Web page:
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RE: Xiph Foundation Leader Calls High-Res Audio a Waste of Bandwidth

Fascinating, to see that acolytes of "perfect sound forever" still remain with us.

First, the author's stated premise of the article is specious. Is there really great concern over the bandwidth consumed by high-res audio? The main physical carrier, the optical disc, has essentially the same form-factor for DVD audio, and Blu-Ray, as it does for CD. Increased data storage density has seen to that, and is the raison d'ĂȘtre for the newer disc technologies. Even hard drive capacity is dirt cheap these days, so the storage cost for a music file server is not really much of a concern either. Particularly, given the relative dearth of high-res titles. This isn't an issue of conserving some shared limited broadcast bandwidth resource. There, done with that, as the article's author might smugly say.

Second, I note that the author wisely focuses on playback, not recording. Do we really want to settle for what some arrogantly believe to be good-enough, to capture musical performances by treasured artists? Some of whom may never record a particular work again. Doesn't it seem prudent to record and archive with the best technology available at the time? If that eventually proves to be some amount overkill, so what? Better safe than sorry, yes? Particularly, when so many have expressed misgivings about the perceived sound of CD quality digital.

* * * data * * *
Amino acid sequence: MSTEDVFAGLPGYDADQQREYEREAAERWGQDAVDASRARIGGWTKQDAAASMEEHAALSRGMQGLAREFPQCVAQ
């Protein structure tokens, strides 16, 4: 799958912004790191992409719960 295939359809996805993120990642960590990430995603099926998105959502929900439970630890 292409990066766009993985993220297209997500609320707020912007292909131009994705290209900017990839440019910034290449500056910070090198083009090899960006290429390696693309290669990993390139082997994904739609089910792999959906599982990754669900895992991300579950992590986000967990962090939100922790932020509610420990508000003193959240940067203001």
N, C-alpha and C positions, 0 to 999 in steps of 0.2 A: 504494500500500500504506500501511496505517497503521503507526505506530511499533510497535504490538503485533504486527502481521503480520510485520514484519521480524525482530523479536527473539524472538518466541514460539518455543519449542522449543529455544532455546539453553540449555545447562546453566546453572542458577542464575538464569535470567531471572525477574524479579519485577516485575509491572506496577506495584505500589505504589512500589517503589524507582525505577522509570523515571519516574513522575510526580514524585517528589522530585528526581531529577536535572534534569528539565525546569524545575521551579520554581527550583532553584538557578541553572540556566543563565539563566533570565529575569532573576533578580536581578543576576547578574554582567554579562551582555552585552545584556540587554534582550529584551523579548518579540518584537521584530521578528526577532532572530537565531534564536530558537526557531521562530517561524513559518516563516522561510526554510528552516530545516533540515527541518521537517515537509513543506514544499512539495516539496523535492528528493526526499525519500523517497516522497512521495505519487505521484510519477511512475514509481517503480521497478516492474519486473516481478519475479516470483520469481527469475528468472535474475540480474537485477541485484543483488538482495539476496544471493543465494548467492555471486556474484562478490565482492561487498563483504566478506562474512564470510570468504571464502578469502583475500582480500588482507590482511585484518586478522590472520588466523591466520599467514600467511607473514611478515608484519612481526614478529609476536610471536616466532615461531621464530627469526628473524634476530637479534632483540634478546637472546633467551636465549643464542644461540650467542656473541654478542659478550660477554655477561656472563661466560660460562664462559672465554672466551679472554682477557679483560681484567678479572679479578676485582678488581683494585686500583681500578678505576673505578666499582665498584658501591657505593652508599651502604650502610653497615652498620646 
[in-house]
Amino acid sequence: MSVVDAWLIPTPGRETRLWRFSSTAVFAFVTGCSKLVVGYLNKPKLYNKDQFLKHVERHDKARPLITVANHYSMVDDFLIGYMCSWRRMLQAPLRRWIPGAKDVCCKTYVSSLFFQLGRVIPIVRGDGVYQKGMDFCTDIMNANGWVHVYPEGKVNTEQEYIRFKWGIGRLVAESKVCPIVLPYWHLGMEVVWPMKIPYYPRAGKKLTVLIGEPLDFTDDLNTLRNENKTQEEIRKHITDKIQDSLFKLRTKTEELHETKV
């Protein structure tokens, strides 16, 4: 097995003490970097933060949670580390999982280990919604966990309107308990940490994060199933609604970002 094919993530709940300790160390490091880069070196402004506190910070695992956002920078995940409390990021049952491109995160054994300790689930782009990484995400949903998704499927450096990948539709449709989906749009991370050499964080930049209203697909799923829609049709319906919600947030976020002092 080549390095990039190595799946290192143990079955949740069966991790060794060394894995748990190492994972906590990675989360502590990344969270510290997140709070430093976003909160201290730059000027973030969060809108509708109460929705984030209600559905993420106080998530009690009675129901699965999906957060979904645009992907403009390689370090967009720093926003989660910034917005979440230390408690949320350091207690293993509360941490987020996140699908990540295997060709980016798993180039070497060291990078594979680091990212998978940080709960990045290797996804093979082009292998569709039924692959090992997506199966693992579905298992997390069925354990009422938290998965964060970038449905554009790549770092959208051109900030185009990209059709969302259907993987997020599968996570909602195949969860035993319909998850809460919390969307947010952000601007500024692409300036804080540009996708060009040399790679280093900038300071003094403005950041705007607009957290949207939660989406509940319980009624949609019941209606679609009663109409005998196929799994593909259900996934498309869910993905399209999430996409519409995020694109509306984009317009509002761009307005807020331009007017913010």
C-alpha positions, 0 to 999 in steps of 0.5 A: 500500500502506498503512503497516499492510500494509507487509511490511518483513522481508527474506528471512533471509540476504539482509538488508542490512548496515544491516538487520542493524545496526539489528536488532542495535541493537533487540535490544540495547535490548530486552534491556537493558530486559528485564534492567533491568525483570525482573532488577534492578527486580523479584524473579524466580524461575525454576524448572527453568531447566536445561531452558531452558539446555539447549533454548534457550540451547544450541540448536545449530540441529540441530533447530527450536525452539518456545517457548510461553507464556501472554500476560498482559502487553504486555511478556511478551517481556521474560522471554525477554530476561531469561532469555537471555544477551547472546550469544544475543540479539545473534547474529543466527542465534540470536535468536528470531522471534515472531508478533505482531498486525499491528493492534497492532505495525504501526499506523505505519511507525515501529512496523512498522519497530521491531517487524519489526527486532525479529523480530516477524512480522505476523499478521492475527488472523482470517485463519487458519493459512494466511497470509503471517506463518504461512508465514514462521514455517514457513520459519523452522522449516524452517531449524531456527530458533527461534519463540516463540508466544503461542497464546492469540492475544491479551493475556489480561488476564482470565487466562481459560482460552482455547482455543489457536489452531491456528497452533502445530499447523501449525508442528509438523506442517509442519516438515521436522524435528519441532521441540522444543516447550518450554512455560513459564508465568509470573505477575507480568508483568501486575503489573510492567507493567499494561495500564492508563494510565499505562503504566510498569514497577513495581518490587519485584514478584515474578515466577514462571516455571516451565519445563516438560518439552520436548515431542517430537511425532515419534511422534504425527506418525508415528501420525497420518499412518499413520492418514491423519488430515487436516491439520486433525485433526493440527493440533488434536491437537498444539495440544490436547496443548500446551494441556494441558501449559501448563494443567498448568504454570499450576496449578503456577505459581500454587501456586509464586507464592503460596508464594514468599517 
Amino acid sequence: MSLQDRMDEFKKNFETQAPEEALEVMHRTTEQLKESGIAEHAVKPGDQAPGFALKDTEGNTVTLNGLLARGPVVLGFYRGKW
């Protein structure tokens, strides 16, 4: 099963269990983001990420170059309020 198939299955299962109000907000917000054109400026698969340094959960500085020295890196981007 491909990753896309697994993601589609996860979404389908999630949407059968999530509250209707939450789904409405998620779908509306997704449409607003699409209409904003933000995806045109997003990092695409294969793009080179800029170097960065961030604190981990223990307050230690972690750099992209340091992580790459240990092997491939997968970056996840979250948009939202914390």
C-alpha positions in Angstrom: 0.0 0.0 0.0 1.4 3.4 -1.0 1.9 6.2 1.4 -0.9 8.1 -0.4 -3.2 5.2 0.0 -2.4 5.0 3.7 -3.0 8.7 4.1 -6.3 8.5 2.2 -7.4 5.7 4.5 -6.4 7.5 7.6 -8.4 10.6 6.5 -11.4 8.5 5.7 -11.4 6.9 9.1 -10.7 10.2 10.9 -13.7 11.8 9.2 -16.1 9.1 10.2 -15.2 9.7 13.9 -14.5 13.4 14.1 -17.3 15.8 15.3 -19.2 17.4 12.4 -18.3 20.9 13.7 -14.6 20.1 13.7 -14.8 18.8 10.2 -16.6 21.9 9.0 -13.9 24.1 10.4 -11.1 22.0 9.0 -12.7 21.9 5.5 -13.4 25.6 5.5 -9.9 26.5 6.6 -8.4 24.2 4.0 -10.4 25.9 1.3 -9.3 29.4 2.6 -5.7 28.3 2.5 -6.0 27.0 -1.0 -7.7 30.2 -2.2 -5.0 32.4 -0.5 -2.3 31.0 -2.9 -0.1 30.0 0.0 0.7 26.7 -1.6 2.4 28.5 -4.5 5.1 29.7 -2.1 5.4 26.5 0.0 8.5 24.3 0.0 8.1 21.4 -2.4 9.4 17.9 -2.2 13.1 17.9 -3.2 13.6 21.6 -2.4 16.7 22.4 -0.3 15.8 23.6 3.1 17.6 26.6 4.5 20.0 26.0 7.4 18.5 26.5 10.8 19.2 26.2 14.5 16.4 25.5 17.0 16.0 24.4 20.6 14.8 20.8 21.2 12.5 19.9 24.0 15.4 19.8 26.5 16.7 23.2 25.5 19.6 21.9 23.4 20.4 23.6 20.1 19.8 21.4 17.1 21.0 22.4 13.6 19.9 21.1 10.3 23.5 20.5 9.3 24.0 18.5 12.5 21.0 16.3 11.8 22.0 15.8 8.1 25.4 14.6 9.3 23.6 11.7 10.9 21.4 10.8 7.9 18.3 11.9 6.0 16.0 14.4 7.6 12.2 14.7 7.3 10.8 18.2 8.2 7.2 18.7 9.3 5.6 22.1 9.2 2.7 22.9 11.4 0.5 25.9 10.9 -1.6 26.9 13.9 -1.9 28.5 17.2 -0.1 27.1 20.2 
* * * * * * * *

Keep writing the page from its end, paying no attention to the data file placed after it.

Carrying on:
Third, as far as technical arguments over what constitutes sonically perfect playback, I'll take the research and analysis of Bob Stuart over the rather poorly researched conclusion of the author. Stuart shows that a linear PCM channel of 20-bits dynamic range and 58ksps sample rate are required to deliver audibly perfect digital sound. That the high-res standard is 24-bits is overkill by 4-bits,, so what. What harm does it do? Whether 192ksps is overkill is debateable. No, not in terms of the badwidth of human hearing, but in terms of the time-domain affects of the sharp digital filters necessitated by having the desired information bandwidth so close to the channel bandwidth. Is that bit efficient, in terms of information theory, yes. Should such efficiency be of paramount concern for music reproduction, when the physical storage mediums today have such high capacites and low cost, and where those who do have storage space concerns can easily trade quality for data compactness via MP3 compression? I think not.


Lastly, the author's tone strikes me as inappropriately smug. A tone too prevalent among both subjectivists and objectivists alike. We, unfortunately, encounter such smugly closed minded people all the time in audio.
Ken Newton

Edits: 03/12/12 03/12/12 03/12/12 03/12/12 03/12/12 03/12/12 03/12/12 03/12/12 03/12/12 03/12/12 03/12/12 03/12/12 03/12/12 03/12/12 03/12/12 03/12/12 03/12/12

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